Bicycle Safety Guide and Countermeasure Selection System


Short term solution of pavement marking highlights the hazard until unsafe drain grates can be replaced or repaired. Photo by Libby Thomas




Hazard Identification Program

Roadways and off-road facilities can be made safer and more appealing to bicyclists by developing methods to identify hazards and repair needs and institutionalizing practices to address them. Different and combined approaches have been taken by communities, but include developing bicyclist hazard reporting programs; hiring personnel to conduct regular inspections of bikeways; and providing for routine accommodation or scheduling and performance of regular activities such as sweeping, inspection, spot repairs, landscape maintenance, etc. Public hazard reporting programs may utilize a variety of mechanisms ranging in sophistication from an easy-to-remember phone number, to an online reporting form, to a smartphone app. Many cities are using apps that allow people to submit geo-located information, including photos of maintenance issues. Reporting programs may be prominently featured on city websites and also through bicycle shops, bike maps, bike clubs, and other venues. Agencies that rely mainly on reports from the public, rather than on-going inspections of facilities, should be that much more prepared to respond to reported hazards when they are submitted.

At a minimum, a staff person should be identified as a coordinator to manage hazard reports and issues and to ensure that the problem is referred to the correct department and follow-through on resolution, including contacting the reporting person to advise them of the repair or other outcome. In almost all cases this will be the same person responsible for coordinating other maintenance issues related to the agencys roadway system. Agencies that are using more integrated management systems may track identified problems and problem resolution in a more seamless and efficient manner which doesnt require additional staff time.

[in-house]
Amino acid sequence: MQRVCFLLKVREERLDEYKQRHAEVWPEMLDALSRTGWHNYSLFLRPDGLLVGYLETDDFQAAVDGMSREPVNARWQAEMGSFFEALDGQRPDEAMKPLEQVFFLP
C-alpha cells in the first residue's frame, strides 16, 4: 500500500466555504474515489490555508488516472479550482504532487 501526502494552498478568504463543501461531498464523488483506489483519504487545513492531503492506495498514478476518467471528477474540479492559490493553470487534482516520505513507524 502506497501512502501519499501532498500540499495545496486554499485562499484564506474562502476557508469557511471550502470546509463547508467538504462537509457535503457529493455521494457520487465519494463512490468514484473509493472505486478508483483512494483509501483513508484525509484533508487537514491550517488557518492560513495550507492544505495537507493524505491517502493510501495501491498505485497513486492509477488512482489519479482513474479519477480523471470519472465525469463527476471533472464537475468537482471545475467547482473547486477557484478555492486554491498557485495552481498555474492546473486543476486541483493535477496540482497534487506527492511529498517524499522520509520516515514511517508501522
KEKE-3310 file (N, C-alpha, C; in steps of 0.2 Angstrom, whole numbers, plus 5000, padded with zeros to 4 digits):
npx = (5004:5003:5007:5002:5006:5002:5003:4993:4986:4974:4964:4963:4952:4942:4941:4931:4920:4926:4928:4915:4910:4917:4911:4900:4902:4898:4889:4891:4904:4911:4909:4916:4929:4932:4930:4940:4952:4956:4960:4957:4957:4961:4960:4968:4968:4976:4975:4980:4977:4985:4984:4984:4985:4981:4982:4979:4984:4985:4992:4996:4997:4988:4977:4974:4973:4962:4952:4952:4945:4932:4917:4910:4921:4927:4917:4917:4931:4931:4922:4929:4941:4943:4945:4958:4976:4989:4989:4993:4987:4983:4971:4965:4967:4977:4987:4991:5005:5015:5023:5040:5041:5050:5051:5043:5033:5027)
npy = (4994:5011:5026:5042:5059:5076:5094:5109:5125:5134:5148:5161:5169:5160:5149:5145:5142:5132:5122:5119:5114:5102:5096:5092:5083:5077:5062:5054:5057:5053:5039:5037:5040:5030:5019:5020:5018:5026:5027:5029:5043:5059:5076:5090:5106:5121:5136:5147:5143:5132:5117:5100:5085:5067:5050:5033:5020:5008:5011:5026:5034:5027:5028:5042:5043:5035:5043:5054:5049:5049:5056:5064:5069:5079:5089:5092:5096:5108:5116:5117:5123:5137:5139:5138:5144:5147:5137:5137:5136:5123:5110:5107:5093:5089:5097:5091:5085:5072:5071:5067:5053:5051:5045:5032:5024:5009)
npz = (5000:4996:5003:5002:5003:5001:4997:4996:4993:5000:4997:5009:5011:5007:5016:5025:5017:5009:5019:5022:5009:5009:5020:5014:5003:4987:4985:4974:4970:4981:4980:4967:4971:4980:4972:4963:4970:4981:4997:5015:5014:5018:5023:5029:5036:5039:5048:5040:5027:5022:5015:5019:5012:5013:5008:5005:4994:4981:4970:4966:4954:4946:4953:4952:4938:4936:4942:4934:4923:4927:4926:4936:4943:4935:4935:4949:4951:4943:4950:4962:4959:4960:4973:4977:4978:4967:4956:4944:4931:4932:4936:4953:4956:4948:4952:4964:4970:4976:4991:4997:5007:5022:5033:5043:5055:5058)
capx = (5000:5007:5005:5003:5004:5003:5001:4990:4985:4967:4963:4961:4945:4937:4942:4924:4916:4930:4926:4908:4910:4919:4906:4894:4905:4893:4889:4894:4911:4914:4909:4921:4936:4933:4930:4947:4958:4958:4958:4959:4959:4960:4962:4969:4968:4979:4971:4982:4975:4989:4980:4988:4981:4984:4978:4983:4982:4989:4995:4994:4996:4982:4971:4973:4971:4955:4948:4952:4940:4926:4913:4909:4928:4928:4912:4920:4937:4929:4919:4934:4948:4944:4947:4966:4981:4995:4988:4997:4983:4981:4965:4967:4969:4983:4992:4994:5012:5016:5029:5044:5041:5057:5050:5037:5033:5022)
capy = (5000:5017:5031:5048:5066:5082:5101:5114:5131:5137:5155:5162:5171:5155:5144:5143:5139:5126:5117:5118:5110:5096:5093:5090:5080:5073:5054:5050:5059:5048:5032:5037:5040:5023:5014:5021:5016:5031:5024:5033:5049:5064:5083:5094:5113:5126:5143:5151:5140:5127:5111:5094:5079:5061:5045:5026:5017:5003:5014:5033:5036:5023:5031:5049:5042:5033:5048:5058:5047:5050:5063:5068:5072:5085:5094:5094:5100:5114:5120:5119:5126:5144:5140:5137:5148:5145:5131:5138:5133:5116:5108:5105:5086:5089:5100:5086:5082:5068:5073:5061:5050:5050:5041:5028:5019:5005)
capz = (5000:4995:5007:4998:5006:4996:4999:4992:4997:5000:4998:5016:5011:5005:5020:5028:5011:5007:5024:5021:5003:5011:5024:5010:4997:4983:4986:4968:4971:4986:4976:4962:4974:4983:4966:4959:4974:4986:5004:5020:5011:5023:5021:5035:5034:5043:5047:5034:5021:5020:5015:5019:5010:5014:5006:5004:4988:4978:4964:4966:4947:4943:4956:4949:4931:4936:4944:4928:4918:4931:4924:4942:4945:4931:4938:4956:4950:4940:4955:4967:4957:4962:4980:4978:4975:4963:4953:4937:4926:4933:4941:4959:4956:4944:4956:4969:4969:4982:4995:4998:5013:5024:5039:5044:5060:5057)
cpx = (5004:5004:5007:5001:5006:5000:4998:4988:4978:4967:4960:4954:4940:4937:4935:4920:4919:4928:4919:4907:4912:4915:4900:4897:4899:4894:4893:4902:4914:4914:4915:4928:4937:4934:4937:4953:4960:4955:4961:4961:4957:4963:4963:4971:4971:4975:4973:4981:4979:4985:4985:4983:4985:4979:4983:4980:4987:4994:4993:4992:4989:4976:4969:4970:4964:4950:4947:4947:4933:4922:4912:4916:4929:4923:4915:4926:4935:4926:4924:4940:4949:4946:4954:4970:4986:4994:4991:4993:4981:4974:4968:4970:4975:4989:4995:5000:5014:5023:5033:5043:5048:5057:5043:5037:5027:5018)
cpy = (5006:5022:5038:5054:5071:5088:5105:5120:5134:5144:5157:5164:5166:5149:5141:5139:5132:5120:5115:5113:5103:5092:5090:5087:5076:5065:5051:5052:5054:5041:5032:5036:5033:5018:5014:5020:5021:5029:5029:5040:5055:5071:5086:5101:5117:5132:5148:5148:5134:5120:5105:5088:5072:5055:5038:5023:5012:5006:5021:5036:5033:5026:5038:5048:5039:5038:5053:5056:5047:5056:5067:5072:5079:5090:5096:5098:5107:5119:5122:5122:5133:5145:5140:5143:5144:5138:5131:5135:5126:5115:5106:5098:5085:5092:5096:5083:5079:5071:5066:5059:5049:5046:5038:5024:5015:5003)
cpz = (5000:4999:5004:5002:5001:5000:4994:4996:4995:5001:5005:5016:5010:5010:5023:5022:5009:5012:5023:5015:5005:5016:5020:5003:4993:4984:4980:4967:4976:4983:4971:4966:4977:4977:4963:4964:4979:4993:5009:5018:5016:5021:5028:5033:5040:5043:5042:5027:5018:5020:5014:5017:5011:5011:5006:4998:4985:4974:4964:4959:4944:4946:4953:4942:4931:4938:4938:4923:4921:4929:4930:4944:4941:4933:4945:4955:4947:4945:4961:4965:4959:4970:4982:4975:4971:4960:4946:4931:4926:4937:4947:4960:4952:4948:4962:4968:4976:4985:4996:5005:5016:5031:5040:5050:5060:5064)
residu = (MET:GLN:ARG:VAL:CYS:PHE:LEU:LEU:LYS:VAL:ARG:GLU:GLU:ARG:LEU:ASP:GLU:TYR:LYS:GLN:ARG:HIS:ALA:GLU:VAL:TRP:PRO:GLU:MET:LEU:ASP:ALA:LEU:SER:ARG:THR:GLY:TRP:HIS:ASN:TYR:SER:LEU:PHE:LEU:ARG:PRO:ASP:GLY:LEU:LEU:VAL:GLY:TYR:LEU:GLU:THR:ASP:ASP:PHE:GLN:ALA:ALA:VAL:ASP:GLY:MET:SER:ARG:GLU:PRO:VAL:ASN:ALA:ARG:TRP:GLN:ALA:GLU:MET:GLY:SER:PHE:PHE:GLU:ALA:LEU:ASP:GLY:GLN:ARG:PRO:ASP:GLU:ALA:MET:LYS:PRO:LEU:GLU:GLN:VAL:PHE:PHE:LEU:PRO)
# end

Along with identifying problems, it is imperative that effective policies and procedures are in place to resolve them. Most of the routine maintenance will be accommodated through regular roadway maintenance and the associated methods that are in place (and the costs absorbed by, or at least shared within, the regular roadway maintenance budget). It is important that identification methods and maintenance procedures specify issues that are particular or more stringent for bicyclists, and that might otherwise not be detected or repaired to the necessary standard.

Examples of issues that require particular attention are:

  • Drainage grates and gaps around the grates, especially those hazards that can trap a wheel.
  • Unswept surfaces including outer edges of paved shoulders.
  • Uneven or damaged pavement, railroad crossings, utility covers.
  • Cracked surfaces, especially longitudinal cracking which will catch bicycle wheels.
  • Poorly drained surfaces which will collect fine sediments which are especially slippery when wet.
  • Snow and ice build-up on paths and in bicycle lanes.


Quickly and methodically identifying hazards for bicyclists can ensure that maintenance hazards are addressed on a timely basis.


  • Responding to reported hazards in a timely way is critical to protecting public safety and reducing liability exposure.
  • Prioritizing hazards requires a basic understanding of what problems are likely to cause crashes. For example, loose gravel on a curve is likely to cause a crash. Overgrowth that impairs sight distance at a busy intersection should be addressed immediately.
  • The level of effort put into responding to bicycle-related hazards should be equal to or slightly greater than the effort put into responding to motor vehicle-related hazards. In other words, be able to demonstrate parity when developing a well-rounded program.

Estimated Cost

Providing paid staff to perform hazard identification program activities for 26 weeks costs around $10,000. Setting up a volunteer bicyclist hazard reporting program with a coordinator, training and materials printing cost around the same, including a pilot test and evaluation of the program (see case study).

See repetitive/short-term maintenance and major maintenance countermeasures descriptions for procedures to establish costs of actual maintenance and repair activities.

Safety Effects

A summary of a study that looked at the risk of bicyclist injury in a construction zone can be found here.


To view references for this countermeasure group click here.

Case Studies

Seattle, Washington
Seattle, Washington
Green Bay, Wisconsin